Google's lead designer on the Android 3.0 UI, Matias Duarte, has revealed that the operating system although designed for tablets is also intended for other devices.
This suggests that we may indeed see the Honeycomb OS make its way to smartphones, despite hints in January that it could be released solely for tablets.
"Tablet was the focus, but the changes we did also free it up to be more flexible for other contexts as well," Duarte told All Things Digital.
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"It's really about eliminating all the barriers to all the different kinds of form factors that people might want to interact with."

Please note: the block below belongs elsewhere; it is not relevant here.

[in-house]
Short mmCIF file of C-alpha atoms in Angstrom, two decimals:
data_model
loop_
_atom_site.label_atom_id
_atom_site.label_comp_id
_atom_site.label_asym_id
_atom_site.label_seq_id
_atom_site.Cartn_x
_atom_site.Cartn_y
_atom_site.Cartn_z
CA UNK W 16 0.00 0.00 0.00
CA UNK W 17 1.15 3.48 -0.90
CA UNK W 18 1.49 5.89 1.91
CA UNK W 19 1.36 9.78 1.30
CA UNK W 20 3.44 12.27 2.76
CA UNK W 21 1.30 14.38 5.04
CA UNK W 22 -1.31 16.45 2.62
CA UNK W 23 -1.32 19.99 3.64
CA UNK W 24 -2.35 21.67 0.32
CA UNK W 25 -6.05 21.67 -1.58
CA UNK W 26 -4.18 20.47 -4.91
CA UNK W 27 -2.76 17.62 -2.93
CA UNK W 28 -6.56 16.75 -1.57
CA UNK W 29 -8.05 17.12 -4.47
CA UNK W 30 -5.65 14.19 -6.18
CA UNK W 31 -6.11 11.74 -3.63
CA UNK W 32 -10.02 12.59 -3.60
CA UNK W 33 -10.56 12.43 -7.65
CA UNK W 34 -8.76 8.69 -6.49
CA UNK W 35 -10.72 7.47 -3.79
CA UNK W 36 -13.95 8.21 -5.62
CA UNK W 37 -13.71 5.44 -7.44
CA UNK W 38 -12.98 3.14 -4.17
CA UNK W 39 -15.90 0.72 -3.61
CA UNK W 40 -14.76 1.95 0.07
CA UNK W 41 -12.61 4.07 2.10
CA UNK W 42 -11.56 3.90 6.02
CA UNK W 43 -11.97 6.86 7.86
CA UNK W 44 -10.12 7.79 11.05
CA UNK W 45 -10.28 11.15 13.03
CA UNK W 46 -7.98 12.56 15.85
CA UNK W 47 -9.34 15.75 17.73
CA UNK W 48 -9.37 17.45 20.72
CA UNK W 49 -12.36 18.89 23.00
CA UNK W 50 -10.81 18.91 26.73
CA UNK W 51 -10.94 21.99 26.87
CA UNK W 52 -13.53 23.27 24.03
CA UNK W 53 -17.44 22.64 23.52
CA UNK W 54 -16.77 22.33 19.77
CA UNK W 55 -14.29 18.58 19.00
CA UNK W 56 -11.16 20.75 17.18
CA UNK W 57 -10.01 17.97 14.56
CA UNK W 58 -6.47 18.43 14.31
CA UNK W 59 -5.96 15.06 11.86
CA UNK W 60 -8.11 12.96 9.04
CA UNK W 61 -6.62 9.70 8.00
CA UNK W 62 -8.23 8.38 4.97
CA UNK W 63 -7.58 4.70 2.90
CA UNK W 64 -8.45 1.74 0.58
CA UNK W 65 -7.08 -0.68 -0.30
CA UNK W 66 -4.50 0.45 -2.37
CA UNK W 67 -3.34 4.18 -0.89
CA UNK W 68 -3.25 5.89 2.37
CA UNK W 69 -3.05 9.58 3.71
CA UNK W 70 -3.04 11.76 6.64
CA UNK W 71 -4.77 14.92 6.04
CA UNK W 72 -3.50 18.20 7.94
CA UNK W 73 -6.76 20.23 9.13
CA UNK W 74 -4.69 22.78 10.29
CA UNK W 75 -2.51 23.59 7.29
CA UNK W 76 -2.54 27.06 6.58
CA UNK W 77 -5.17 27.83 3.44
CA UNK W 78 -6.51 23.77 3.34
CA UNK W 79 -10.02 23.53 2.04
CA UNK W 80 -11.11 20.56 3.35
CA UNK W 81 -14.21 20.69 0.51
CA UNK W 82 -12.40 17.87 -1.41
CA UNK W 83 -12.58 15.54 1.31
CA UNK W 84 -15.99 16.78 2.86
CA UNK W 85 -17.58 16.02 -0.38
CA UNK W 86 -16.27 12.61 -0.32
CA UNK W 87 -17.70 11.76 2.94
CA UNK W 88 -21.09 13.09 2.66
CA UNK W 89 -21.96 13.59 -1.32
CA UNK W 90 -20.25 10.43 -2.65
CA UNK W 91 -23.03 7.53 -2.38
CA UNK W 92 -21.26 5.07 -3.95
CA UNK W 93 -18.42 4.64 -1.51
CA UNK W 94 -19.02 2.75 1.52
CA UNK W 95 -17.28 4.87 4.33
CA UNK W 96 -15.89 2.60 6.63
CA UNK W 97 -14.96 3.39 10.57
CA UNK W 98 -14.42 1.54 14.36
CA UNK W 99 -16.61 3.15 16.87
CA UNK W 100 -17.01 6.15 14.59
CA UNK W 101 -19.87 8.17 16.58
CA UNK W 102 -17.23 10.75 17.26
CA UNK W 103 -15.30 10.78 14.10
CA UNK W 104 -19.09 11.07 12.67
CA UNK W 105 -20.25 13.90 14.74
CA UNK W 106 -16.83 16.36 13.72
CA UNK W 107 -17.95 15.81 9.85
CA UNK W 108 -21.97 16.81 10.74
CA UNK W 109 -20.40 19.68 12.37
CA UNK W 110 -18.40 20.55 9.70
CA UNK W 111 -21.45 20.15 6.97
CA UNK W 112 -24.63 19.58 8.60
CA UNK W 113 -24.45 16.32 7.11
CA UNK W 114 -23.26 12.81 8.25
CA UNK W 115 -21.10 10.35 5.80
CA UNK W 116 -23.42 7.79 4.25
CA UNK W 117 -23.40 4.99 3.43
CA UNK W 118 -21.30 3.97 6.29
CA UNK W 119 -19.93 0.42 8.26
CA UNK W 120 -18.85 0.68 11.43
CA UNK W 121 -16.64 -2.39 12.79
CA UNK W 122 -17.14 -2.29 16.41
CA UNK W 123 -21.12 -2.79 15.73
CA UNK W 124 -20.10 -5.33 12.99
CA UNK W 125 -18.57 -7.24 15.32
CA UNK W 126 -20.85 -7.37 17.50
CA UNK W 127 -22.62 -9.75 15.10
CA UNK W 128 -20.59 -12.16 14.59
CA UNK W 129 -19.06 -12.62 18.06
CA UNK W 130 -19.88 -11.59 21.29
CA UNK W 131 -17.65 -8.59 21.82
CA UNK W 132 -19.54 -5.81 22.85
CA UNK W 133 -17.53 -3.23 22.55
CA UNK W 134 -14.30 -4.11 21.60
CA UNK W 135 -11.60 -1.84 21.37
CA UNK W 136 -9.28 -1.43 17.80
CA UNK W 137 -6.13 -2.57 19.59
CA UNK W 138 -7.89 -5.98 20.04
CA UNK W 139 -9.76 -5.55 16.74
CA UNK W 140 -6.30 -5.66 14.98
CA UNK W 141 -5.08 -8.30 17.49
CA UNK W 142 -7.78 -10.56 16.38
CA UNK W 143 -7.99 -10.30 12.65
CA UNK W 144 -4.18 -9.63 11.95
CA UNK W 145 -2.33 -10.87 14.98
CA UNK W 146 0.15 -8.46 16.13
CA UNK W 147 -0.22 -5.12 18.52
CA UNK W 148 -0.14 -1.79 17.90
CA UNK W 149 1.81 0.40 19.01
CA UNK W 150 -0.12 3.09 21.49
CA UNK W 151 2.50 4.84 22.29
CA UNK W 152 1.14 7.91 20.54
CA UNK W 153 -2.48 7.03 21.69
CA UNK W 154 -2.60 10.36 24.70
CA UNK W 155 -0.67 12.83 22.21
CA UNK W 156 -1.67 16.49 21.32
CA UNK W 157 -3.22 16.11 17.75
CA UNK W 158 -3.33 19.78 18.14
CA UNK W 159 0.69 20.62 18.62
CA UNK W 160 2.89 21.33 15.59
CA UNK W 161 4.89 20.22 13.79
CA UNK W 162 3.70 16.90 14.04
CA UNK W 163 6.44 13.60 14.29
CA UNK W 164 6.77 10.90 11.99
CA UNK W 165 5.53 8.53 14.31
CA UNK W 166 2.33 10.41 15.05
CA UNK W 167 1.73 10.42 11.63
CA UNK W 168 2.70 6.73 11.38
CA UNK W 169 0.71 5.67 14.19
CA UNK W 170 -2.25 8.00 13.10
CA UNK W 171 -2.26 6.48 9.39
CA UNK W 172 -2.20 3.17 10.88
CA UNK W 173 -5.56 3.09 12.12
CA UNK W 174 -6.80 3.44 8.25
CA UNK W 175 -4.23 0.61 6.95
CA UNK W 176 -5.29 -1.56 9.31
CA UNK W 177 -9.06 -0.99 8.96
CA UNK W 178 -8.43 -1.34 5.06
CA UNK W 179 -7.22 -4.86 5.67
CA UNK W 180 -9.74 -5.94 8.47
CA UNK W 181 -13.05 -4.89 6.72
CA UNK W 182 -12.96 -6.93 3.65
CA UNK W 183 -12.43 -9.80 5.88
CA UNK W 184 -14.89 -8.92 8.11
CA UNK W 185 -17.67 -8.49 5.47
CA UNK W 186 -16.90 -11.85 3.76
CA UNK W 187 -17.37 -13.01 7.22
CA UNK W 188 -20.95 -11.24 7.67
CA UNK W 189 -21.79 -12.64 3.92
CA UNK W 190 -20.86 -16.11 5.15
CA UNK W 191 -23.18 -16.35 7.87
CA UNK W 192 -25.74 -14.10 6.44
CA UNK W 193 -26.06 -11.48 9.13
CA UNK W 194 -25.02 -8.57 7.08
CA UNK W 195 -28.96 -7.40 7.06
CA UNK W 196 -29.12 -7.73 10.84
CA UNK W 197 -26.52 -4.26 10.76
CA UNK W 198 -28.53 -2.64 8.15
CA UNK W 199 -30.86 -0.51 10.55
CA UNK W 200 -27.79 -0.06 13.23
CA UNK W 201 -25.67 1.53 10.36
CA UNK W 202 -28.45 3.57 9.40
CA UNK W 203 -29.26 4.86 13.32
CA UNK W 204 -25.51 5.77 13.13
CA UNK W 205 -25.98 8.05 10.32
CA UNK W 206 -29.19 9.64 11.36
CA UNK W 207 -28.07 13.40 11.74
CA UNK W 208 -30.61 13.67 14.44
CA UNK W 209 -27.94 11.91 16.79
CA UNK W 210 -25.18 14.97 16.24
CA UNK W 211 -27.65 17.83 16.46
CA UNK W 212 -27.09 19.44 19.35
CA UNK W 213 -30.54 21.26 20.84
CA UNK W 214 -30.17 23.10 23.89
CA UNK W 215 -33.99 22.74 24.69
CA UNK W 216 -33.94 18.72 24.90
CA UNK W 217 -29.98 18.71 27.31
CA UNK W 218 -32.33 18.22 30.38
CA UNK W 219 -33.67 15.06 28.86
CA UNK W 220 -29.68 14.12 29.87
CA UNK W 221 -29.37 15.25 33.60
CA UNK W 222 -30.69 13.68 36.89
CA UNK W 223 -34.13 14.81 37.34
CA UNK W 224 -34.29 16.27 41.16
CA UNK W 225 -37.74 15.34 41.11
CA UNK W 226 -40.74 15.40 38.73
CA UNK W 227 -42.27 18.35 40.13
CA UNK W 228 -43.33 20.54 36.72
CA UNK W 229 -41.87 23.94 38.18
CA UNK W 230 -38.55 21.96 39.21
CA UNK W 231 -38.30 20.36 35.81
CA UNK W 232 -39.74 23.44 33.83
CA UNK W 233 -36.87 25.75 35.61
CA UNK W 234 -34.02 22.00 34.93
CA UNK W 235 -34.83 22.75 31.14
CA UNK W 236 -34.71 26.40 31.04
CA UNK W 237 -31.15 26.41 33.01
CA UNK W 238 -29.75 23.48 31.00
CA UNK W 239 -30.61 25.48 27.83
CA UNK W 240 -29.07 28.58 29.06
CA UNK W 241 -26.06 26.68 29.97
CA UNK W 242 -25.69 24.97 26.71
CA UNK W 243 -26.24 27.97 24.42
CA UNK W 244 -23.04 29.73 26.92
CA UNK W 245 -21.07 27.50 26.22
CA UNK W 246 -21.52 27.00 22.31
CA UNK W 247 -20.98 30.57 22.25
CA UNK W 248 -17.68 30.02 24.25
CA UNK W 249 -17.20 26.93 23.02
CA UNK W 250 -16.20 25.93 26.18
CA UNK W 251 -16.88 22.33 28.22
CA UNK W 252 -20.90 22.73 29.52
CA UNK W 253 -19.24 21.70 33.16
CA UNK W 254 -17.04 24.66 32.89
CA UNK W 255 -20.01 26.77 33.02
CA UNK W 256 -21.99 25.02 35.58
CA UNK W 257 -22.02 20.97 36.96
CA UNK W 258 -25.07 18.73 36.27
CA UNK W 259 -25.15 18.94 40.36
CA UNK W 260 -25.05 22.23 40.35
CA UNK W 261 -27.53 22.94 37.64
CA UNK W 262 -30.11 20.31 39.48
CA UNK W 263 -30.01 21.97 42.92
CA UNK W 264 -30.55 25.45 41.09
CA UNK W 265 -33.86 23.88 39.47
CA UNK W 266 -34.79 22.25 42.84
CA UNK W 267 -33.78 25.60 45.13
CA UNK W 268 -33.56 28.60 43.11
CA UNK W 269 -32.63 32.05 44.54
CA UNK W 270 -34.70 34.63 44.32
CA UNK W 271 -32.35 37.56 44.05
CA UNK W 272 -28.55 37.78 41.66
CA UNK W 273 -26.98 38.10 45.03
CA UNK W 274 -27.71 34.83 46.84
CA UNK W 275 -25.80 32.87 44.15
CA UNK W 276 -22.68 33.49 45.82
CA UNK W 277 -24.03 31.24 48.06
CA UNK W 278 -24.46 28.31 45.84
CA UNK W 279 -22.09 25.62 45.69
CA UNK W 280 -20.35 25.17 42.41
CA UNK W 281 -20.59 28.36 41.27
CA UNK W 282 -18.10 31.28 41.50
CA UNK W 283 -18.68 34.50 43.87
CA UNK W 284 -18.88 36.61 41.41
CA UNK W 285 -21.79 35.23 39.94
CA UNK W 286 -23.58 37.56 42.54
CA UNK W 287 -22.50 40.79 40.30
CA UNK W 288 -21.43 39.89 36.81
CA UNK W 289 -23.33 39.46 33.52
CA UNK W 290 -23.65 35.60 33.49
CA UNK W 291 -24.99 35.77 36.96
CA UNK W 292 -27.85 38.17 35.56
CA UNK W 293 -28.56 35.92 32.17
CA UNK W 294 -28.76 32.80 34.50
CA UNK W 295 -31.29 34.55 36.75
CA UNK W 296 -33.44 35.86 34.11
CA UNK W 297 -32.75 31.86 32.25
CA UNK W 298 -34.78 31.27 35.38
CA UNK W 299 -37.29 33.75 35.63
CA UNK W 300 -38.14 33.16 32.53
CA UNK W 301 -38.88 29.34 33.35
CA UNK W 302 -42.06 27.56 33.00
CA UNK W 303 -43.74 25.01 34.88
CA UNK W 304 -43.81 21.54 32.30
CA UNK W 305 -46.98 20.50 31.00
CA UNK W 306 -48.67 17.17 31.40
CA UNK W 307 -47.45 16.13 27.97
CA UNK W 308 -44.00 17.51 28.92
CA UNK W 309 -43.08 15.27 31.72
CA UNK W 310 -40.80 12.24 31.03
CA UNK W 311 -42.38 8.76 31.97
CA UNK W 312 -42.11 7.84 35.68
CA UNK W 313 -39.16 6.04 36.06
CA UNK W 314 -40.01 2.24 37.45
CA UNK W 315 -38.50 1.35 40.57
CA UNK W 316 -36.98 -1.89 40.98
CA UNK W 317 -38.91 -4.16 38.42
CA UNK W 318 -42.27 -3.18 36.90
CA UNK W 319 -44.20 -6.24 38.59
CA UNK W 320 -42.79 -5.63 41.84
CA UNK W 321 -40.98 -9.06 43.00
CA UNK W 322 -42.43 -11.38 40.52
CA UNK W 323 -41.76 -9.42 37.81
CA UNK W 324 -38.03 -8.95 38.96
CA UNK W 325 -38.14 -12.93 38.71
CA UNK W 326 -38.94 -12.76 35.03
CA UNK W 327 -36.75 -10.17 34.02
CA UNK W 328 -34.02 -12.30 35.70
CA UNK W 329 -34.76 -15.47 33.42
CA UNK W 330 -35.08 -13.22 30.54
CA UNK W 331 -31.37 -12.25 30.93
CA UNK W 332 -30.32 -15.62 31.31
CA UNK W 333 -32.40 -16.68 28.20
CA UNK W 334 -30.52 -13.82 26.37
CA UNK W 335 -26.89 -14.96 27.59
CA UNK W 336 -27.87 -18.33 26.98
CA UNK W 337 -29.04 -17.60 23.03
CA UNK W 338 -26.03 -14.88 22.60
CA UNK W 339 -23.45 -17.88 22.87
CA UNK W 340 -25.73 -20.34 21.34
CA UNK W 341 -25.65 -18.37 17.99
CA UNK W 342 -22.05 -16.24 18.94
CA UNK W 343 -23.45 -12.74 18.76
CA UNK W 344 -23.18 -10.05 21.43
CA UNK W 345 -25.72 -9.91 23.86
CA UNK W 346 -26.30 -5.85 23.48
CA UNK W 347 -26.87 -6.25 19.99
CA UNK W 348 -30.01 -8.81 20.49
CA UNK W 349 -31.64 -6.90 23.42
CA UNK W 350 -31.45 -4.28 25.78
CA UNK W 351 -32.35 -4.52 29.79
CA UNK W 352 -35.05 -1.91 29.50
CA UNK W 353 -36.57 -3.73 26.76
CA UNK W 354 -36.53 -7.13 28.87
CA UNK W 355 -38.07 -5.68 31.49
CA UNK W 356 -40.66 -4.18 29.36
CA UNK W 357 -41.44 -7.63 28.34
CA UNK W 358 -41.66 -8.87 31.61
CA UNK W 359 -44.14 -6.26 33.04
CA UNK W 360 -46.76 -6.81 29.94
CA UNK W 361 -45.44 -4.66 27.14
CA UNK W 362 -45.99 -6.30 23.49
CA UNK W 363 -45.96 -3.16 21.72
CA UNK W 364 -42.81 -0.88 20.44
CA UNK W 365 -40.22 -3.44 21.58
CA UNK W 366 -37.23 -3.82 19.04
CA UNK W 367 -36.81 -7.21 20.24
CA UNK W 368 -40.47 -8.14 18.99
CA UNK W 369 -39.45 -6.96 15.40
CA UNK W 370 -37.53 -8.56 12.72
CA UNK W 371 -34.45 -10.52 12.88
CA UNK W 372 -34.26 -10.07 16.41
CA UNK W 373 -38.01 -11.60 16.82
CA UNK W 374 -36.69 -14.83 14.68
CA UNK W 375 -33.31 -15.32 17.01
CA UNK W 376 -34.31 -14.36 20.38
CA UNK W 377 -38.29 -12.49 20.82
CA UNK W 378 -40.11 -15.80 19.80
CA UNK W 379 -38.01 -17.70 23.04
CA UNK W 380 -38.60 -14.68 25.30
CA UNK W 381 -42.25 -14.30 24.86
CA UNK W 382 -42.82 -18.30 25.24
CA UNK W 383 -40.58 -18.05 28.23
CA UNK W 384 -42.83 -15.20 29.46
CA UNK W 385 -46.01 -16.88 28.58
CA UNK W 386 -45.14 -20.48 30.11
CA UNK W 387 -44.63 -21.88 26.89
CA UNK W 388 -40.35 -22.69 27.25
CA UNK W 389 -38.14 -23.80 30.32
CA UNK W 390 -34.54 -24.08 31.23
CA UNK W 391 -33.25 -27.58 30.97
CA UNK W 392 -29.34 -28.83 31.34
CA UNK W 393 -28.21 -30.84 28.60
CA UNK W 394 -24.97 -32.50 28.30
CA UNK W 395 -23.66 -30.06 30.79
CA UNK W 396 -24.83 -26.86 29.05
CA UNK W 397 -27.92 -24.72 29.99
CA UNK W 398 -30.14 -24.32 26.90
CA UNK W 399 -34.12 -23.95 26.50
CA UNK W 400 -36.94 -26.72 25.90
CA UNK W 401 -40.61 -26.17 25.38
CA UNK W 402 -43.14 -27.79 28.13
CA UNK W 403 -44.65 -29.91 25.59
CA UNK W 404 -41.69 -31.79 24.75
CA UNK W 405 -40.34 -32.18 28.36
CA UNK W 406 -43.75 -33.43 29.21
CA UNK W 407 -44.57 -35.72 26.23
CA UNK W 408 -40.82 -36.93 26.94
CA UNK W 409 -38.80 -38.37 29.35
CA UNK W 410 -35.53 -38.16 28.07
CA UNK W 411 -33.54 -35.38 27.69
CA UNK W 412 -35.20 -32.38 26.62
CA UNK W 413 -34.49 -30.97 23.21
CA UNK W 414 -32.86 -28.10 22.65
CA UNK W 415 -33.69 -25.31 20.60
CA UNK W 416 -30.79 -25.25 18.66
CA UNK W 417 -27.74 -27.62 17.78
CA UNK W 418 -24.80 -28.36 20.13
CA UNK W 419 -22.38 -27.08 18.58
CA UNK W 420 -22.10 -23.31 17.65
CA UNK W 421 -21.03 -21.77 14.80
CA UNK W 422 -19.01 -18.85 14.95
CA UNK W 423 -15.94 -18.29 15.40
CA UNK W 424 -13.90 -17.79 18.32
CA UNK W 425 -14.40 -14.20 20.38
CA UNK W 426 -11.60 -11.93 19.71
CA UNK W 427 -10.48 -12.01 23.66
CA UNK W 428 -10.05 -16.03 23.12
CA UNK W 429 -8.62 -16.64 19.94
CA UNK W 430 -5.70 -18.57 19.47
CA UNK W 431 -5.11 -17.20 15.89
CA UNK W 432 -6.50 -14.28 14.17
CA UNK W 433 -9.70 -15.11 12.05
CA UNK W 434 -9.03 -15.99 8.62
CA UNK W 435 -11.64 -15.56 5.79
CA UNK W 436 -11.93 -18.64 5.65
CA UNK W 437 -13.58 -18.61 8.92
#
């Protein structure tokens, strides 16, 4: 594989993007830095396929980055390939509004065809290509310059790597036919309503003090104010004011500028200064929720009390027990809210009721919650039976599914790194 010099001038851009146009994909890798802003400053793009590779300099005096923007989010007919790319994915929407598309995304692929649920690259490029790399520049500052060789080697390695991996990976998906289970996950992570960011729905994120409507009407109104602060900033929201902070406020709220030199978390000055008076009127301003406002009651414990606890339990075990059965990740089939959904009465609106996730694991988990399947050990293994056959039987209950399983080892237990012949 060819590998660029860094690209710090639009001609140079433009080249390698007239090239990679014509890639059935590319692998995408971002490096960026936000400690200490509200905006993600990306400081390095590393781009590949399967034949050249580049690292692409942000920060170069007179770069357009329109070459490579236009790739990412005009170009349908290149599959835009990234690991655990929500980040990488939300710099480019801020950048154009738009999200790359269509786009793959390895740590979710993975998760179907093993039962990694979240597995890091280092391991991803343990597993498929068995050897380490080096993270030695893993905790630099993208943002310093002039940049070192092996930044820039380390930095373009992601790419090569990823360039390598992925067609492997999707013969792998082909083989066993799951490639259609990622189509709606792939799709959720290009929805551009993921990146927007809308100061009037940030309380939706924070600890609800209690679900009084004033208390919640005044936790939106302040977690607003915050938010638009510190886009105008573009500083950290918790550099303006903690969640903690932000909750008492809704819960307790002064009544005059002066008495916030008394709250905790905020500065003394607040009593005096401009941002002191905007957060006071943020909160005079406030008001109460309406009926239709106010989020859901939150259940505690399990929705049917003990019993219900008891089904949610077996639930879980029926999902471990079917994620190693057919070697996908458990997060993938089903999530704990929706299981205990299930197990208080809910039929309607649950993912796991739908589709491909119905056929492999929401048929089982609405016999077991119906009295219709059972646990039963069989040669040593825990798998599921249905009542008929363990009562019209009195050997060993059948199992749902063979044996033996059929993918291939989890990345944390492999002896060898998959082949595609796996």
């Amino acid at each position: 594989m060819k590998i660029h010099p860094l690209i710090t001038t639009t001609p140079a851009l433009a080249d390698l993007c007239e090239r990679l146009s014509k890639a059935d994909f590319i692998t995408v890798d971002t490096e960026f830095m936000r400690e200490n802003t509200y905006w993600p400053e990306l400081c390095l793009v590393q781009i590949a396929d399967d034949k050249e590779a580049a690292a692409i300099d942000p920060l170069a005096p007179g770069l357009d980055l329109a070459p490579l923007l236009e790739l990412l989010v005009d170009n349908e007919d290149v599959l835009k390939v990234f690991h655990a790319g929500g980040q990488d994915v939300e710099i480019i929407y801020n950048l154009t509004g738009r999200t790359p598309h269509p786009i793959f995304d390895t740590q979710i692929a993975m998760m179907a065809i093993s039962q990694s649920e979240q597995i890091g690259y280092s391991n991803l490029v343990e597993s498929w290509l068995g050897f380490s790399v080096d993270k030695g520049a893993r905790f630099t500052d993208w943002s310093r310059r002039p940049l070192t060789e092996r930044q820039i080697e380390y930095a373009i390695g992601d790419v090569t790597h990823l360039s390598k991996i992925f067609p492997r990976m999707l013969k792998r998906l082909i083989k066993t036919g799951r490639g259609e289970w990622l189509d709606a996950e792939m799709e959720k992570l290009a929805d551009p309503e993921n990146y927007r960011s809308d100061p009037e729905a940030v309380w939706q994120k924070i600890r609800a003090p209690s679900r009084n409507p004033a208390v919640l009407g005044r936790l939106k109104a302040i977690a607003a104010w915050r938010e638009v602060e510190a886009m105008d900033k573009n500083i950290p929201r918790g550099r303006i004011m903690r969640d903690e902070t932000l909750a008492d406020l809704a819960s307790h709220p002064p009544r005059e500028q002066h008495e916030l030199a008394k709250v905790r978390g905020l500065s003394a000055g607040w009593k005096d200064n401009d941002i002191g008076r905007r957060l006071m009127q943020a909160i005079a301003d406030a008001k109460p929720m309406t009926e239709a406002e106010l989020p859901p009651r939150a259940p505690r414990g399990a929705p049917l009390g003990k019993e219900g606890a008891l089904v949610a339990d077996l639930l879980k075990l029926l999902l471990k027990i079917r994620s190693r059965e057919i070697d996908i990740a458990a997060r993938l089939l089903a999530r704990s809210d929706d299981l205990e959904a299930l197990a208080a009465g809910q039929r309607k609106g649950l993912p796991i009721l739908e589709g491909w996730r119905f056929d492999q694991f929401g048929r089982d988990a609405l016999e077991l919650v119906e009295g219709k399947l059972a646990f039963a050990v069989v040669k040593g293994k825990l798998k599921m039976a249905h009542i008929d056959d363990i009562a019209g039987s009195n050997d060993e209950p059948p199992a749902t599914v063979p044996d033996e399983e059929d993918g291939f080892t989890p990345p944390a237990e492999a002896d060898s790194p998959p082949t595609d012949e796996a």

Those "different kinds of form factors" could be anything from smartphones to fridges, car dashboards and Surface-style tables.
Duarte also talked about how the OS was intended to improve mobile computing tasks overall via improved multitasking and notifications. Google is keen to avoid falling into the same rut as PC operation, which changes relatively slowly.
"Using computers sucks, to this day," said Duarte. "Its one of my daily frustrations that the rate of change in computing experiences is so slow."
Although we're still waiting for an official release date for Honeycomb, Google is holding an event in California tomorrow, through which we should find out yet more of Android 3.0's secrets.